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Elizabeth Streb performs Trisha Brown

Elizabeth Streb performs “Man Walking Down Side of Building” by Trisha Brown from UVaid on Vimeo.

On Sunday, October 4, 2010 at 1:30, Streb walked down the outside of the Whitney Museum of Art, a piece that Trisha Brown originally choreographed in 1970. Soundtrack added by me is Le Tigre doing “They Want Us to Make A Symphony Out of The Sound of Women Swallowing Their Own Tongues”

Elizabeth Streb is an astonishing choreographer whose work is a challenge to the idea of dance, performance, audience and spectacle. She creates work that places her at odds with so many traditions in modern and even experimental dance — there is often no narrative, the movements blend and bend every tradition and emerge her own, for years she loathed the idea of music as an accompaniment to the movement (she has now incorporated it), and the danger in her pieces is real. Watching the dancers leap under, around, between and beside moving concrete blocks is scary. Watching them jump off high points in the stage to mats on the ground and get up lightly, or running full tilt into fiberglass walls, or smashing through glass head first, or running a huge hamster wheel (that always makes me feel the claustrophobia of every office I have ever worked in) is exhilarating.

Streb is an original theorist as well as creator of dance. Her new book, How To Become an Extreme Action Hero (Feminist Press, 2010) is fantastic and filled with challenges to the ordinary ways we think of movement. Her company Streb (www.streb.org) not only performs the mesmerizing pieces she creates, but serves as a unique neighborhood institution in Williamsburg — a cross between a community arts movement space for kids and adults and a hub of cultural activism.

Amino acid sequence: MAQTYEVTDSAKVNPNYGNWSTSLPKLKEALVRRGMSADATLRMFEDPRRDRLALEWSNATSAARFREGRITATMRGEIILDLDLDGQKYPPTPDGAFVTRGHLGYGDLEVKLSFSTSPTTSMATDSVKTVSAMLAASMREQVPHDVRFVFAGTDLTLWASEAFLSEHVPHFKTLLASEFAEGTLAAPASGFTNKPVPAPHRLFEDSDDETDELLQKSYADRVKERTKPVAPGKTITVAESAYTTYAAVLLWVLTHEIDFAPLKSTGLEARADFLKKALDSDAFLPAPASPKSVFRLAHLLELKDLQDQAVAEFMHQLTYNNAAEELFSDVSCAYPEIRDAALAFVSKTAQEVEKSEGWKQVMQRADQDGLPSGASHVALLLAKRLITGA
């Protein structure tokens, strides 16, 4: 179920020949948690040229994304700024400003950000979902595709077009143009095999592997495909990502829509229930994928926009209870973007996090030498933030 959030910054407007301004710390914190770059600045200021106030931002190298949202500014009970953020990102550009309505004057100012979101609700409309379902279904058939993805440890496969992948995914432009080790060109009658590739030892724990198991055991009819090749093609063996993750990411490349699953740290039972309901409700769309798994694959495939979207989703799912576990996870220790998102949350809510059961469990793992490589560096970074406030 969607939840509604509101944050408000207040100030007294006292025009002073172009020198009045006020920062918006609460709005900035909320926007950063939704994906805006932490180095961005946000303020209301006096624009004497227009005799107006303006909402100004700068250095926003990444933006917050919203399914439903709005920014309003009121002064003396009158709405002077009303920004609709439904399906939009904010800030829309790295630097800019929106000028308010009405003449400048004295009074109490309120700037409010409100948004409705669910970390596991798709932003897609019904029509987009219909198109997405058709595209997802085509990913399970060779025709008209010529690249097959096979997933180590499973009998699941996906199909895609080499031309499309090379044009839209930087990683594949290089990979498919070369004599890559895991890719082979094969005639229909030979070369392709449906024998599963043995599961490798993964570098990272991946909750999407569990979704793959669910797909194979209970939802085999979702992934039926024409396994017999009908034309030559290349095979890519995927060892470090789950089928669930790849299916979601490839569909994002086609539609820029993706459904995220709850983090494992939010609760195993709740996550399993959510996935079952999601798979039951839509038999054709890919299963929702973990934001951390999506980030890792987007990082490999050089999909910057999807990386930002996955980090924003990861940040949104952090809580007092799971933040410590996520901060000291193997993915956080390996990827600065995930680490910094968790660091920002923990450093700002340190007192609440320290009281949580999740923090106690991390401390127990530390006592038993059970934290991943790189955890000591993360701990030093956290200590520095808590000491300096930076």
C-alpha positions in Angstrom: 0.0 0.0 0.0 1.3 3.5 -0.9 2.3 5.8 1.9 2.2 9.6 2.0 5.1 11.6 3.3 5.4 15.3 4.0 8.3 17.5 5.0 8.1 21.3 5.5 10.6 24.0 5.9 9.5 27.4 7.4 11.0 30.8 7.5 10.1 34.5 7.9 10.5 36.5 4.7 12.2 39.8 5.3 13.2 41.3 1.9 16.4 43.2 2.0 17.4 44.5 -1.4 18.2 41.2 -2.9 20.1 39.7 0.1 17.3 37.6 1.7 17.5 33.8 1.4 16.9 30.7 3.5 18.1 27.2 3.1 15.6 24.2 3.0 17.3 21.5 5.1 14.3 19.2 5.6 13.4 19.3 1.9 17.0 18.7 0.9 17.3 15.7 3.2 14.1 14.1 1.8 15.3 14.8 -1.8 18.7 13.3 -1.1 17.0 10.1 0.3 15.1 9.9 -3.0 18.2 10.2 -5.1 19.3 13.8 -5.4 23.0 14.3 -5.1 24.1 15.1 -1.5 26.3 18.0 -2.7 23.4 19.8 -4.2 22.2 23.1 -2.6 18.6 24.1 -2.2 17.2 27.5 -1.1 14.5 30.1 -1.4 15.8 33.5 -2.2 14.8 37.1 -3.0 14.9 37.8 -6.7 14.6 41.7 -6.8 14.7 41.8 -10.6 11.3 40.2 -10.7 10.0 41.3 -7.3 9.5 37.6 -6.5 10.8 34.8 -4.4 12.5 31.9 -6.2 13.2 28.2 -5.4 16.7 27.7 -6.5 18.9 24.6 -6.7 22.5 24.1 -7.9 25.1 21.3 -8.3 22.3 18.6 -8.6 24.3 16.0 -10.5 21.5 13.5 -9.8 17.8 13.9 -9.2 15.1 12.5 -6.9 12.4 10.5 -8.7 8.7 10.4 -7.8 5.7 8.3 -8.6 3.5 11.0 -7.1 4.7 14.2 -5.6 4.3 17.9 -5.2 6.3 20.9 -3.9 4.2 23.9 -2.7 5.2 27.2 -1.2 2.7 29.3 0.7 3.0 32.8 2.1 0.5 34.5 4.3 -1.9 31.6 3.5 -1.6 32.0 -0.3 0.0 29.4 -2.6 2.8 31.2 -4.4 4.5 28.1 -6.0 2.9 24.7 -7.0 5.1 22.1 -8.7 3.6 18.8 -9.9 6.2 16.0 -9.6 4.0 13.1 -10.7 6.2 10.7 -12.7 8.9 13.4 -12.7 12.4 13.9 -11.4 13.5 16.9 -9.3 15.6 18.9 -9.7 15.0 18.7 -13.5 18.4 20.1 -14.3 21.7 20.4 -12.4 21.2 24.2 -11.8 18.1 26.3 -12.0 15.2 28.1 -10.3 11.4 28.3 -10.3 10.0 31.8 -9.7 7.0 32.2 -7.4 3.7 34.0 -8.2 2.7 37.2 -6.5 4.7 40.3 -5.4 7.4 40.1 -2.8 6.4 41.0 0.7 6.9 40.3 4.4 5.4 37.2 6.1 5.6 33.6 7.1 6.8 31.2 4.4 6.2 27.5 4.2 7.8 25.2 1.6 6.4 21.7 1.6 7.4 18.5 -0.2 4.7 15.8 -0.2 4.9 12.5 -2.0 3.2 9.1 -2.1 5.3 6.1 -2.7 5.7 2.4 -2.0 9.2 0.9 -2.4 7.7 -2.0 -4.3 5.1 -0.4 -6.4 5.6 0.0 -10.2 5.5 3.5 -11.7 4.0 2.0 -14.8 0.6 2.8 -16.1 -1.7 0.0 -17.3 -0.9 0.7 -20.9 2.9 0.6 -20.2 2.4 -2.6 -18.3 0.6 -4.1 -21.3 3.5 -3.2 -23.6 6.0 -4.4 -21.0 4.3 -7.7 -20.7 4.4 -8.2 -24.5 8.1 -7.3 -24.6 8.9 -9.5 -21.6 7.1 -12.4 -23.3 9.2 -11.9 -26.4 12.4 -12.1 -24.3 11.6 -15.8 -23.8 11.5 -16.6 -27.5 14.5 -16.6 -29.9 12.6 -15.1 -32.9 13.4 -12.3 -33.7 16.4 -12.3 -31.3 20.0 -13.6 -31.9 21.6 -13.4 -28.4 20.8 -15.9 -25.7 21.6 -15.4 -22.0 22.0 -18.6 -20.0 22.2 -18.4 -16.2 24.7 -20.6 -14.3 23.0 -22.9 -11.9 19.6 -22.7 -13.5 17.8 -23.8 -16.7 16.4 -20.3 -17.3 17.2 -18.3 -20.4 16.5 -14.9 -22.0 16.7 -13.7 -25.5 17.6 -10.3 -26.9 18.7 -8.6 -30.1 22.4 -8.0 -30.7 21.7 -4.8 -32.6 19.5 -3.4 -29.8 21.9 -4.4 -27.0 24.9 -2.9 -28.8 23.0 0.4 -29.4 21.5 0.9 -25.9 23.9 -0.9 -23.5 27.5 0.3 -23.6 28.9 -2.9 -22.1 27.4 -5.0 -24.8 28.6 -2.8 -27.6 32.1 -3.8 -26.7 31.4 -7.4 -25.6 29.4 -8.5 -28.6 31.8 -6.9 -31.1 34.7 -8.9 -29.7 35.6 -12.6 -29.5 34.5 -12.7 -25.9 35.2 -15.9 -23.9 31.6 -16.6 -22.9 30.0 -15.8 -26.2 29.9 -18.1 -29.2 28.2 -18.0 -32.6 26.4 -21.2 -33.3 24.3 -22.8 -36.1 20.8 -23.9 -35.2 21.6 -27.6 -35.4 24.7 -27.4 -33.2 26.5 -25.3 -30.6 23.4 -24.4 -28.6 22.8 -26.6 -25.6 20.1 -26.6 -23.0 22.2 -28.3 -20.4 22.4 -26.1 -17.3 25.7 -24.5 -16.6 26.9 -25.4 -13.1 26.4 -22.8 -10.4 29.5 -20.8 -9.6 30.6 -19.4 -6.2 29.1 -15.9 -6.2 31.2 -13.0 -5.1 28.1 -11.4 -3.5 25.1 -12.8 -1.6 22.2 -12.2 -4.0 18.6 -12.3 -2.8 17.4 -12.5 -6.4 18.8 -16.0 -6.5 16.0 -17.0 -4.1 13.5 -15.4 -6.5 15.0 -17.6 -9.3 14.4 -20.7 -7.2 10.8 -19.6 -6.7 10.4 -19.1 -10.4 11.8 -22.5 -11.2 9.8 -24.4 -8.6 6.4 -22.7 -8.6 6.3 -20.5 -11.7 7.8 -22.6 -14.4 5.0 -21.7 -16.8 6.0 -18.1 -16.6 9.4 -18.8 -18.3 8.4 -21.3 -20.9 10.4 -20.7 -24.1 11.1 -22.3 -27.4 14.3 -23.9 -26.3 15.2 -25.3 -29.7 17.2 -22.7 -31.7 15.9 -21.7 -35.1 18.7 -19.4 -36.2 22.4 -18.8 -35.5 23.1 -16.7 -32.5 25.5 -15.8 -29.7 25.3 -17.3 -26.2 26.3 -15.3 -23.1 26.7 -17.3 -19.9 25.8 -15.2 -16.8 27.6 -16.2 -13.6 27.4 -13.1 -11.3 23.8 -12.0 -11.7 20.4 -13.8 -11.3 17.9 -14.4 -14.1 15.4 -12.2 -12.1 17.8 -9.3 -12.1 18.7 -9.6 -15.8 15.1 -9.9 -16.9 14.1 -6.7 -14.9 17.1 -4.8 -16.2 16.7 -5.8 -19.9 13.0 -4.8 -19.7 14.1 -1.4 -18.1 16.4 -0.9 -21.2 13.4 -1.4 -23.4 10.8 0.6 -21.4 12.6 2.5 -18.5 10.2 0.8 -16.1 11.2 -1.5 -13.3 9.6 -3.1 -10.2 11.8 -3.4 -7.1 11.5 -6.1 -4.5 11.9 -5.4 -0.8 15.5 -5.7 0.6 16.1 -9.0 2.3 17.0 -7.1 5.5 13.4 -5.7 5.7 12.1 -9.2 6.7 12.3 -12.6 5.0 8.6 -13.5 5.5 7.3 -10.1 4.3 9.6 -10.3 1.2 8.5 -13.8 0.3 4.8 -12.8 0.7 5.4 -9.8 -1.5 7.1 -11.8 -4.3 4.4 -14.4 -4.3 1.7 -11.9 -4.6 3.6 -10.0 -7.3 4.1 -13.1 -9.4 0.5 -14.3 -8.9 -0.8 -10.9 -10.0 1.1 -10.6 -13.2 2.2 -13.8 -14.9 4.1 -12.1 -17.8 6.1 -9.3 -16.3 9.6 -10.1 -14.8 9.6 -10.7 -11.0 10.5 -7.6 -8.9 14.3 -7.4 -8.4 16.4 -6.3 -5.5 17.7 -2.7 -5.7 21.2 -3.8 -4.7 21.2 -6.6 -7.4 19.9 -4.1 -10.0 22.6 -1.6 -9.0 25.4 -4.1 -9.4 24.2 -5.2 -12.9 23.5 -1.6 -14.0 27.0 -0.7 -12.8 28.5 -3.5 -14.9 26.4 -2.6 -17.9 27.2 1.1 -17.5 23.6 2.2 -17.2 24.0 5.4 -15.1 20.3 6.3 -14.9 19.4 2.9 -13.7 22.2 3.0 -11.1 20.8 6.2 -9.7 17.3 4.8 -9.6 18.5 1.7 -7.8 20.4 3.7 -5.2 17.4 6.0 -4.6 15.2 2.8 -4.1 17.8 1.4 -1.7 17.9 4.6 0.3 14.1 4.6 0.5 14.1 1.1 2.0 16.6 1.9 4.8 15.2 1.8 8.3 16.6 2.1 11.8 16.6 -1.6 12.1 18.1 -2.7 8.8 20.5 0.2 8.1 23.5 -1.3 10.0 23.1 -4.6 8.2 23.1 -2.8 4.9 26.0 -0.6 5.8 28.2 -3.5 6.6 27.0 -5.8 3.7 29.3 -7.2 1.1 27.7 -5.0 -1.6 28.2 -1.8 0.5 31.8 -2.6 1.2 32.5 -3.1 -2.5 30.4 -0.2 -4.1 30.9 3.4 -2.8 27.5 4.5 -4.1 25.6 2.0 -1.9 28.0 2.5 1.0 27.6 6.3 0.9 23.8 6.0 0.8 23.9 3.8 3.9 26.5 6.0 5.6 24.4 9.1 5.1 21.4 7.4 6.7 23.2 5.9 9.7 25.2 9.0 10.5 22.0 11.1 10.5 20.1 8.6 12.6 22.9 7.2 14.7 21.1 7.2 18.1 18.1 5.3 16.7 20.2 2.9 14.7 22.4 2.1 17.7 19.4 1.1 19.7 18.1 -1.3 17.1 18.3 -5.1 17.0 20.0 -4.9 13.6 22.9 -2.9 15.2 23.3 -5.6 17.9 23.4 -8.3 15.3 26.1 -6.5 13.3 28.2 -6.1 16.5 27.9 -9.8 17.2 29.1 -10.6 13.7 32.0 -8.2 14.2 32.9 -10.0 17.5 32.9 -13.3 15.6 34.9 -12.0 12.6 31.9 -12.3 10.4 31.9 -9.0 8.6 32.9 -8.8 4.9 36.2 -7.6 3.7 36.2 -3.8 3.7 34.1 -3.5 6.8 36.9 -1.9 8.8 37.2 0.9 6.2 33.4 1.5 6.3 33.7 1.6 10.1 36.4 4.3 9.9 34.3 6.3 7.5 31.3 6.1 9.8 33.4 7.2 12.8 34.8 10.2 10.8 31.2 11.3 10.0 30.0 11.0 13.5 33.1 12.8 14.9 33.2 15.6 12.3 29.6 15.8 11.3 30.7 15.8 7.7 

So I had to go see her perform the work of one of her idols, Trisha Brown, whom she credits as an artist who inspired her to push beyond the basics. Brown choreographed and did the piece in 1970. Here is a photo of her performing it in 1971 from her web site. trisha_brown_event_image_400

Elizabeth walked down the outside wall of the Whitney Museum three times last weekend, this video is from the performance at 1:30 on Sunday the 4th of October. It was scary, like all of Elizabeth’s performances seem to be! The backlight and a cheap phone camera make the quality less evocative than being there but it gives you a sense. The whole performance (from when she is lowered perpendicular to the ground, to when she lands on the ground lasted less than 2 and half minutes, but felt so much longer!

If I had kept the sounds from the audience, it would have been gasps and oohs and held breaths. I added Le Tigre’s looped song about third wave feminism because it struck me that the piece is a metaphor for feminism today. Stuck, seems futile, unable to break free of the gravity of patriarchy, tongue-tied, yet brave and constrained all at once. I’m not sure Brown or Streb would want or agree with that interpretation, but I guess I’ve been thinking a lot about the ruts and traps that feminism in the US has created for itself, and have been trying to write about it (more to come when I get there).

Please go see Streb’s company in Brooklyn. She is a remarkable, unique, and totally original artist.

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